The Wrong Man at the Wrong Place at the Wrong Time
The good news is that Jay Andres, at the age of 65, was still in a position to make a major career move. The bad news is that a year ago he made a doozy. He shifted from morning man at WNIB to afternoon man at WFMT, dismaying audiences of both classical radio stations.
Turning down WNIB's offer of more money than WFMT would pay him, and spurning the sound advice of his colleagues, Andres accepted what he viewed as "the perfect challenge." Which was to bring "a more humanistic approach" to WFMT. Andres believed WFMT had become "too esoteric" in its programming; and since new station manager Alfred Antlitz thought so too, here was a golden chance to rescue a Chicago institution.
Didn't happen. The institution hasn't been rescued, and March is Andres's last month. "I guess it's because I'm just too friendly," Andres marveled. "They don't like it here. The listeners don't, obviously."
We chatted with Andres in the WFMT studio while he spun Gershwin, Copland, and a couple of oboe concertos. He juggled news, weather, ad spots, and CD liner notes with an effortless professionalism.
When's your last day? we asked him.
"I don't know when," he said. "I'm at their mercy. That's what this new fellow [Tom Voegeli] said--'We owe you a date.' You sure do! 'And money assurances.' Yes!
"I figured I'd be here forever," he went on. "I was given assurances--tacit assurances, some of them--that this is where I'd be. Turns out I won't be. Give me a reason for it--not that I don't fit . . . "
He doesn't fit. There are WFMT loyalists who'd sooner say a good word for Saddam Hussein than for Jay Andres. These faithful greeted last year's coming of both Jay Andres and prerecorded commercials as a declaration of war.
Andres swiftly justified their worst fears by turning his back on WFMT's program guide and playing what he pleased. "People think what I play is what I am. But that's not true. I like Brahms. Then Beethoven. I'm a romantic, actually . . . "
Then why not play Brahms and Beethoven? we wondered.
"They're too long," he said. Too long, that is, for afternoon drive time, when he limited himself to music that was over in 10 or 12 minutes.
"One man would call me all the time and say 'You idiot!'" he said.
Why was he hired? "What we wanted to accomplish was very simple," Antlitz recalled. "During drive time we wanted to introduce WFMT to a wider range of audience. We wanted on some push buttons. We thought we'd keep the present audience, and we thought we'd get some new. What we weren't prepared for was the reaction to him."
Andres didn't bring WFMT a bigger audience. The audience at WNIB, which held Andres's spot open for two months and then filled it with Carl Grapentine (from WFMT), did not decline.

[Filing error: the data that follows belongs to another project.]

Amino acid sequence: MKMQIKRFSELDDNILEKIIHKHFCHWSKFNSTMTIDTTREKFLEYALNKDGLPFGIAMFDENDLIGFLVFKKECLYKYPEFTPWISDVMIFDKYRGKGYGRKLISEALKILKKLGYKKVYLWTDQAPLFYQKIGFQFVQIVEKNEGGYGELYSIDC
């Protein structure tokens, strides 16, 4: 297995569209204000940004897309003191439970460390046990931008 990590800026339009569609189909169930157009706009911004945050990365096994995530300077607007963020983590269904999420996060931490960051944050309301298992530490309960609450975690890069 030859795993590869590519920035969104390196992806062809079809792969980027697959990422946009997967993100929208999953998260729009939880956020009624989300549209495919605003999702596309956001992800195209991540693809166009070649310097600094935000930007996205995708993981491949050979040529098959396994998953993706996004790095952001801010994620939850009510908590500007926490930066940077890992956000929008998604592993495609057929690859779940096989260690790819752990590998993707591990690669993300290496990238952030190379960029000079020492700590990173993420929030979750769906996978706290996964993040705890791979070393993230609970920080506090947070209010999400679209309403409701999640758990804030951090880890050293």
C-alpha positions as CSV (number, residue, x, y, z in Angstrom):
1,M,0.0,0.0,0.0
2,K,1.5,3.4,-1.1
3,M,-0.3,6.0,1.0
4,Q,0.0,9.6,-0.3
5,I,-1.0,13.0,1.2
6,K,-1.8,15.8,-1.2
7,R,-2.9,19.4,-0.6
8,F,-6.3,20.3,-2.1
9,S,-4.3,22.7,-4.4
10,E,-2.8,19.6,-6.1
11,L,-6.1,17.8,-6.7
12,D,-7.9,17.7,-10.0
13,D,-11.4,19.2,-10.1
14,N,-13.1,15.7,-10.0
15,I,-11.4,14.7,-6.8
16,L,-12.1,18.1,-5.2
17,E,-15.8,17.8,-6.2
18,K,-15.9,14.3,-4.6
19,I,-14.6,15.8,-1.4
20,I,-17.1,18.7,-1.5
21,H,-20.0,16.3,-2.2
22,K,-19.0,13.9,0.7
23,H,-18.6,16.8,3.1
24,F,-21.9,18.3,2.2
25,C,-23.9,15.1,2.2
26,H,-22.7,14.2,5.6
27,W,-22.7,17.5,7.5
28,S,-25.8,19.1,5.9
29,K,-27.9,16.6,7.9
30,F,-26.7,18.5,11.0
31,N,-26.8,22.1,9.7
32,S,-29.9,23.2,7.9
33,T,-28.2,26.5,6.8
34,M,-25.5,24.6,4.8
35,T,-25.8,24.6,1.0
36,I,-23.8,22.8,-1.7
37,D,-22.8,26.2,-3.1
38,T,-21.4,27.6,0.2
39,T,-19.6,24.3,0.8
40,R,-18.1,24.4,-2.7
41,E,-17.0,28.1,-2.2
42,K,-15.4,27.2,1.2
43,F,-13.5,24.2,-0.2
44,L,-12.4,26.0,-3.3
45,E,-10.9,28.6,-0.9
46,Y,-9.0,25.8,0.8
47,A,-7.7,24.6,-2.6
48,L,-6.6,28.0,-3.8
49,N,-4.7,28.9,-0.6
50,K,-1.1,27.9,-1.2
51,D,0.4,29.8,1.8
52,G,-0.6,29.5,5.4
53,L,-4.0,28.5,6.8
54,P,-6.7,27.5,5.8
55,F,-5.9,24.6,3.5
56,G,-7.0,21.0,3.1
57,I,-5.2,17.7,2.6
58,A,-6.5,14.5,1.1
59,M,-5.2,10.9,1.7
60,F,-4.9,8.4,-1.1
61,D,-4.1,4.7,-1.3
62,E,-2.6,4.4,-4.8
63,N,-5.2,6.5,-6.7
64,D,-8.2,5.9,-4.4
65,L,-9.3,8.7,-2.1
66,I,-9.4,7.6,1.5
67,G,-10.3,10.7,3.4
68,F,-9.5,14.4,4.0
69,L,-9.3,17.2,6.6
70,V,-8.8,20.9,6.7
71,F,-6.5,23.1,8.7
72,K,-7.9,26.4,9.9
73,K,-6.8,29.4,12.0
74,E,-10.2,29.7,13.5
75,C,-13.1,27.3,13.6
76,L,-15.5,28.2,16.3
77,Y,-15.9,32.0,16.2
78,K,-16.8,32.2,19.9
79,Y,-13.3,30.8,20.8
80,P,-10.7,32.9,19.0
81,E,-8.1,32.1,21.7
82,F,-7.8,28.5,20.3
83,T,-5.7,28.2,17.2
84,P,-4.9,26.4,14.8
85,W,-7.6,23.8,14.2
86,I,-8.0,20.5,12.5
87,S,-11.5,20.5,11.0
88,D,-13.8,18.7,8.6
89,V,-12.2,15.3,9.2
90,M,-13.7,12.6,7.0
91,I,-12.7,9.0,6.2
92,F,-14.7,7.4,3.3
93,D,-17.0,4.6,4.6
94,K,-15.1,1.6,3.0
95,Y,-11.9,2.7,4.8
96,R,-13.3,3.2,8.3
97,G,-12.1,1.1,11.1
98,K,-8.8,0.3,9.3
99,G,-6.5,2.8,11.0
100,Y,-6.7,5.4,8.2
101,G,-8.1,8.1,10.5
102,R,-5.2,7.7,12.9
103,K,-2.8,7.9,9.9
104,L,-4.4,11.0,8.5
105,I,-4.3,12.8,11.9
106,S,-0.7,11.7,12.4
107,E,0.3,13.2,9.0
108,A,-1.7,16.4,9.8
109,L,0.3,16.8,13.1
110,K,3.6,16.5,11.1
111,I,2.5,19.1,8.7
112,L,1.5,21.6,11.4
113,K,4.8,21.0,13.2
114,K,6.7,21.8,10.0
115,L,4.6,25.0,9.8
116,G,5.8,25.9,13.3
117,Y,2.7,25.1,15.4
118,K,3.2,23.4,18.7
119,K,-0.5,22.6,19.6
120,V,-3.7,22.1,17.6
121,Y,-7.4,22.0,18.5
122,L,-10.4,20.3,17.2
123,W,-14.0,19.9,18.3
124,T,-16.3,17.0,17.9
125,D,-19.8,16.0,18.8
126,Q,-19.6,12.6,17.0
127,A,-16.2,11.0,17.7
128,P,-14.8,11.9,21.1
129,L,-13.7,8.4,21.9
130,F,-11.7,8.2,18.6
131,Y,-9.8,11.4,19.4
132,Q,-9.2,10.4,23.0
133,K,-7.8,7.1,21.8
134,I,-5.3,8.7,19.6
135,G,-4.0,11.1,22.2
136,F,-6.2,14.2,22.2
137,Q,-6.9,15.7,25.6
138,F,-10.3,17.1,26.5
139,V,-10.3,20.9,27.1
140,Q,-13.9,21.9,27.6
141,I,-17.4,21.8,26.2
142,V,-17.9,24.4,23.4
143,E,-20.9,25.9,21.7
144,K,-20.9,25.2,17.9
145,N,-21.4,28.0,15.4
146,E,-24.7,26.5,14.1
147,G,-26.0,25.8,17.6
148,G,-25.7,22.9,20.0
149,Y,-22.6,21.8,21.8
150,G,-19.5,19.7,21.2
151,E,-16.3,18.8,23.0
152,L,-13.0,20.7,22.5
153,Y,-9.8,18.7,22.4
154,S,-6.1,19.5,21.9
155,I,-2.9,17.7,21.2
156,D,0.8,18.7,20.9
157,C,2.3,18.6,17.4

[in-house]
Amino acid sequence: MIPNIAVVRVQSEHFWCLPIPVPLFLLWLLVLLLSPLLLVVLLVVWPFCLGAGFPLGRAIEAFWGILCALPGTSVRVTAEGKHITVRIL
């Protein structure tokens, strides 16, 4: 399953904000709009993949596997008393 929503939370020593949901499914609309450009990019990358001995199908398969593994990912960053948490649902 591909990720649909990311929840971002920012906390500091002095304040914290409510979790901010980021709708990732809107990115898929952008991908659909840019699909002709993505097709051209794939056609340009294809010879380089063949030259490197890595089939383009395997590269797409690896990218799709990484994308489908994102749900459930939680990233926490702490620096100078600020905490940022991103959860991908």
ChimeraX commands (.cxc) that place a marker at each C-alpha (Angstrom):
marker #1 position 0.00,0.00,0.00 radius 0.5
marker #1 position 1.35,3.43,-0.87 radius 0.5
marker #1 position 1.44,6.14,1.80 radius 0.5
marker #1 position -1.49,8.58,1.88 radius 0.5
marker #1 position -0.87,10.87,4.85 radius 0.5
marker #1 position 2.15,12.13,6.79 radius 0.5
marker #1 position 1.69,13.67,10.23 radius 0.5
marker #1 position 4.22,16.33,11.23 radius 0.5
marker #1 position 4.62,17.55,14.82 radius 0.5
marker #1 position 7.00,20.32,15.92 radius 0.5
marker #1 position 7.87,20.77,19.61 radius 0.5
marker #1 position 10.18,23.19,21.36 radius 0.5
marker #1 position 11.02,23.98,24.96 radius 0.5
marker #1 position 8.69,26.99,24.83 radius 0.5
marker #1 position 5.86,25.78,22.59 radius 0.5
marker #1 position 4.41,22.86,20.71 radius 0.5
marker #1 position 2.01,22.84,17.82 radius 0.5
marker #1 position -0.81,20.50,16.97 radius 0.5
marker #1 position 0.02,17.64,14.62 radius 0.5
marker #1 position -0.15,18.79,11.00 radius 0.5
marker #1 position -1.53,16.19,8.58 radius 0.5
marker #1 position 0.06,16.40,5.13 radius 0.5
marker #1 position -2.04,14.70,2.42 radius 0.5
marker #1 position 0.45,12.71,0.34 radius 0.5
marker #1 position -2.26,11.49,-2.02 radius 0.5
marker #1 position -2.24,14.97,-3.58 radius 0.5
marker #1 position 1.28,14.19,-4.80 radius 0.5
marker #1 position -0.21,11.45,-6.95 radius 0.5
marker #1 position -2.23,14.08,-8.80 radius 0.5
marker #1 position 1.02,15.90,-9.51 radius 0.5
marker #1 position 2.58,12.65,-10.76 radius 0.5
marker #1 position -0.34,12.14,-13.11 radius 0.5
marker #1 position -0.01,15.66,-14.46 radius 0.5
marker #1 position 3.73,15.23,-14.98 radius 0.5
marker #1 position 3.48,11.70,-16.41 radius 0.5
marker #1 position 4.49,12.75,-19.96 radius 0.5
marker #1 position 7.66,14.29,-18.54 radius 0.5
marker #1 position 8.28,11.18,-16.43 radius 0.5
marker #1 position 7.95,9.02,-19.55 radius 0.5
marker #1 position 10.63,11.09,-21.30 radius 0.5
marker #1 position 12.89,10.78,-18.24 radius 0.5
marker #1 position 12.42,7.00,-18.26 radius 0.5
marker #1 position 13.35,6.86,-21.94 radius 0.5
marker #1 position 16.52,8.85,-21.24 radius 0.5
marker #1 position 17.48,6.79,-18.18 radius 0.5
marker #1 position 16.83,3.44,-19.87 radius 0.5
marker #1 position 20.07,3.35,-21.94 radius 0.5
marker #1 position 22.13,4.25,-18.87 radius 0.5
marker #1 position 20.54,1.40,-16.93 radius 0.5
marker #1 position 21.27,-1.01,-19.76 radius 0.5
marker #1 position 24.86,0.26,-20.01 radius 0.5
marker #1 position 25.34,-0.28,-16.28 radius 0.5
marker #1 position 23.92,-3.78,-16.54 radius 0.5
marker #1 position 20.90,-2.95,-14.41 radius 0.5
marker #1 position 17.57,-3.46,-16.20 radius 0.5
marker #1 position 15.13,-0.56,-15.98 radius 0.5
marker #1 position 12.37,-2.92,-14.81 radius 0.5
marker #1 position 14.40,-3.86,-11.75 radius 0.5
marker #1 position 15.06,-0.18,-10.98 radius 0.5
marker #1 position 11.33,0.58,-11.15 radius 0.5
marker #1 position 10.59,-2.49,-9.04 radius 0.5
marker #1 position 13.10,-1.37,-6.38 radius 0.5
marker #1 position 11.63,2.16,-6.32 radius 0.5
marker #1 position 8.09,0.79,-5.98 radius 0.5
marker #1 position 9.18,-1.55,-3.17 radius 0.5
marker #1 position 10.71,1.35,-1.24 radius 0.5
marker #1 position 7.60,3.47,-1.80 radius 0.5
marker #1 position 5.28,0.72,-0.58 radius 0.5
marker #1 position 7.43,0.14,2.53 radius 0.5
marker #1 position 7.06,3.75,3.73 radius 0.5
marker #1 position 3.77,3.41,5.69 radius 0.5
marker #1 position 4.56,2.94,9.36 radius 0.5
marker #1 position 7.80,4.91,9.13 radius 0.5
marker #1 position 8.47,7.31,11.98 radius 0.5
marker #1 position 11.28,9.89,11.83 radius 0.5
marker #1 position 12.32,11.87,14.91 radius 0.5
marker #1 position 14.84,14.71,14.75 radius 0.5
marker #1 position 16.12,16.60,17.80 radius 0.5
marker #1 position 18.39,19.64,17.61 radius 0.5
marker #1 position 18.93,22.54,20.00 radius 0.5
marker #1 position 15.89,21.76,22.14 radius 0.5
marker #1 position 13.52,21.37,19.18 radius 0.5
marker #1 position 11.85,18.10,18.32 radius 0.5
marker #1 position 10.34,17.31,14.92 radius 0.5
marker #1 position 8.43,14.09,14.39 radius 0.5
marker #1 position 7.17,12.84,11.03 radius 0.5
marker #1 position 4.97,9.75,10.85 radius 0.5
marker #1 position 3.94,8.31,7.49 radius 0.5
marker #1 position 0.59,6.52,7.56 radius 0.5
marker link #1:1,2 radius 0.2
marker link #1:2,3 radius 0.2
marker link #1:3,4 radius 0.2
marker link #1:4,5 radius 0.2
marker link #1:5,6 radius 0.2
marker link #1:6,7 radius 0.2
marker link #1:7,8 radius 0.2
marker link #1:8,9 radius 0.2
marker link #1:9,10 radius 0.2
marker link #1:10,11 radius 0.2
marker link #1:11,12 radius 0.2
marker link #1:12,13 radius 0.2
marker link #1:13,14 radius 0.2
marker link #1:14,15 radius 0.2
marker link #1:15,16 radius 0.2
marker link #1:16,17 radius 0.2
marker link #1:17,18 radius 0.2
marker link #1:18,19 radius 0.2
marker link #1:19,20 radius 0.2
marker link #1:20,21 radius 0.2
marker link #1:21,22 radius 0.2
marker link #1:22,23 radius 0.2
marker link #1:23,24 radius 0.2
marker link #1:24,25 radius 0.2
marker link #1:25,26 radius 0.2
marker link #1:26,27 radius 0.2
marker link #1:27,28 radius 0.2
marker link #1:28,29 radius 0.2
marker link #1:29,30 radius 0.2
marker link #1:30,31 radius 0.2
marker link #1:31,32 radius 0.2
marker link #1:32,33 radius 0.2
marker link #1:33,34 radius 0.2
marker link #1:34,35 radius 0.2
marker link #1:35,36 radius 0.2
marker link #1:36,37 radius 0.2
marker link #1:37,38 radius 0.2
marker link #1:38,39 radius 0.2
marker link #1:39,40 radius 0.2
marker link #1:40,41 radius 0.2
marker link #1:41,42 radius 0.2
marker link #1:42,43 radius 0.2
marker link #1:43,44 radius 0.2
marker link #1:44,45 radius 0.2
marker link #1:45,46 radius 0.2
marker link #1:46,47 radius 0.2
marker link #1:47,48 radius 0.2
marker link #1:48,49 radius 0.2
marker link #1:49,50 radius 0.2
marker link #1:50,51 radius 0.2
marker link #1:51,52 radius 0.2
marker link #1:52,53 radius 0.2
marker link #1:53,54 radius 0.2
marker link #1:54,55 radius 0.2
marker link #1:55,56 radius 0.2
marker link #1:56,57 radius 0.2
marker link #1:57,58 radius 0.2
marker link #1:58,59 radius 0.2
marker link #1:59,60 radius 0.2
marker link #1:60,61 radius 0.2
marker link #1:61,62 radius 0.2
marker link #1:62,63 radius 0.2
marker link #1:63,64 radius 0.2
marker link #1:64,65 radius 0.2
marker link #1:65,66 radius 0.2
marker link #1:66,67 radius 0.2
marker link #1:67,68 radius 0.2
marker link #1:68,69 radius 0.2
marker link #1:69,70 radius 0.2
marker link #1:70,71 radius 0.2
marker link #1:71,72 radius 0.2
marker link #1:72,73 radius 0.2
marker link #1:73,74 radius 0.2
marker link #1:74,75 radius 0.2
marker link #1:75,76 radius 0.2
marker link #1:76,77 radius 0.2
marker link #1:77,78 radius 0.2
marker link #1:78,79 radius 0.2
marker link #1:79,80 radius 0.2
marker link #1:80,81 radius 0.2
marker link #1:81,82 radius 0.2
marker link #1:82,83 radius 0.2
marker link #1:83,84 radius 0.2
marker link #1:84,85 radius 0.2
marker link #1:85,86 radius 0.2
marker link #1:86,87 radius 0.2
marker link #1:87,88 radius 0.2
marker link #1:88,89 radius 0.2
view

"At a time when we wanted to turn the station around and say this station has moved forward, we were getting a storm of protest that has been going on for almost a year," said Antlitz. "I wish our audience were more forgiving. Our audience is not. It's a supportive audience, but it's unforgiving and merciless in its demands."
Andres told us, "Before the last meeting that the Friends [of WFMT] had, a man called and said he was going to stick up for me. I said, 'Watch out!' He did it--and he was booed. I can't understand how people can be that way without even knowing a person."
Do you have problems with any of the ads you air? we asked him.
"I have no objection," he said. "I think they ought to use more ads. They're the only way to make money. And I see no reason why you can't put a jingle in with serious music."
What about the Lotto ad? we asked.
"I like it. But I'm different. That's why I'm going--I'm different."
The bouncy, unintelligible Lotto spot is the one that Antlitz told us a few weeks ago he hated but was going to accept because he couldn't afford to kiss off $60,000 a year in revenues. Antlitz acknowledged later that the $60,000 was a projection--all the Illinois Lottery had actually bought to begin with was 20 spots for about $5,400. And now he let us know that if the lottery asked to renew the ad, he'd probably say no. "The real question is, does WFMT have principles and guts or doesn't it?" he said. "Are we going to sell out for $5,000 a month or $10,000 a month or $60,000 a year? My answer is no. As long as ownership is willing to back us up."
Is ownership? we wondered.
"I don't know, dammit! That's the question!" said Antlitz.
That conversation had left us wondering who's manning the tiller at WFMT, and Jay Andres said nothing to reassure us. "It doesn't have a firm direction right now," he said. "Too many people are running it." They'd include Antlitz; and Antlitz's newly arrived superior, Tom Voegeli, who's senior vice president for radio of the Chicago Educational Television Association, which owns WFMT; and William McCarter, president of the board of CETA; and the revitalized CETA Radio Committee, now expanded to include four new members endorsed by the Friends of WFMT.